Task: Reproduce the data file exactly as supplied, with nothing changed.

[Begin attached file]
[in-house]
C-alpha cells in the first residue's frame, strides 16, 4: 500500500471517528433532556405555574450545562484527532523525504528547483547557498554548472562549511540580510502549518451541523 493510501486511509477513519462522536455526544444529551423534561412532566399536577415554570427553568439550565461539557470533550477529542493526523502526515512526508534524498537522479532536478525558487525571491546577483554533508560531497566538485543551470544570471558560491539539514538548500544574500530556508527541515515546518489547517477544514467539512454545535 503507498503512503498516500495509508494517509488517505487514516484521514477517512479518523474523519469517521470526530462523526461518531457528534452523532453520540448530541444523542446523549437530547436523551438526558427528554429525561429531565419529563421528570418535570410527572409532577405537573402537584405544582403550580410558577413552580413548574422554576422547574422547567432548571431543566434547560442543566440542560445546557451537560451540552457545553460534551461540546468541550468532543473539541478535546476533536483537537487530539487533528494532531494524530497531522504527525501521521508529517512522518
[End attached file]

[in-house]
C-alpha cells in the first residue's frame, strides 16, 4: 500500500471517528433532556405555574450545562484527532523525504528547483547557498554548472562549511540580510502549518451541523 493510501486511509477513519462522536455526544444529551423534561412532566399536577415554570427553568439550565461539557470533550477529542493526523502526515512526508534524498537522479532536478525558487525571491546577483554533508560531497566538485543551470544570471558560491539539514538548500544574500530556508527541515515546518489547517477544514467539512454545535 503507498503512503498516500495509508494517509488517505487514516484521514477517512479518523474523519469517521470526530462523526461518531457528534452523532453520540448530541444523542446523549437530547436523551438526558427528554429525561429531565419529563421528570418535570410527572409532577405537573402537584405544582403550580410558577413552580413548574422554576422547574422547567432548571431543566434547560442543566440542560445546557451537560451540552457545553460534551461540546468541550468532543473539541478535546476533536483537537487530539487533528494532531494524530497531522504527525501521521508529517512522518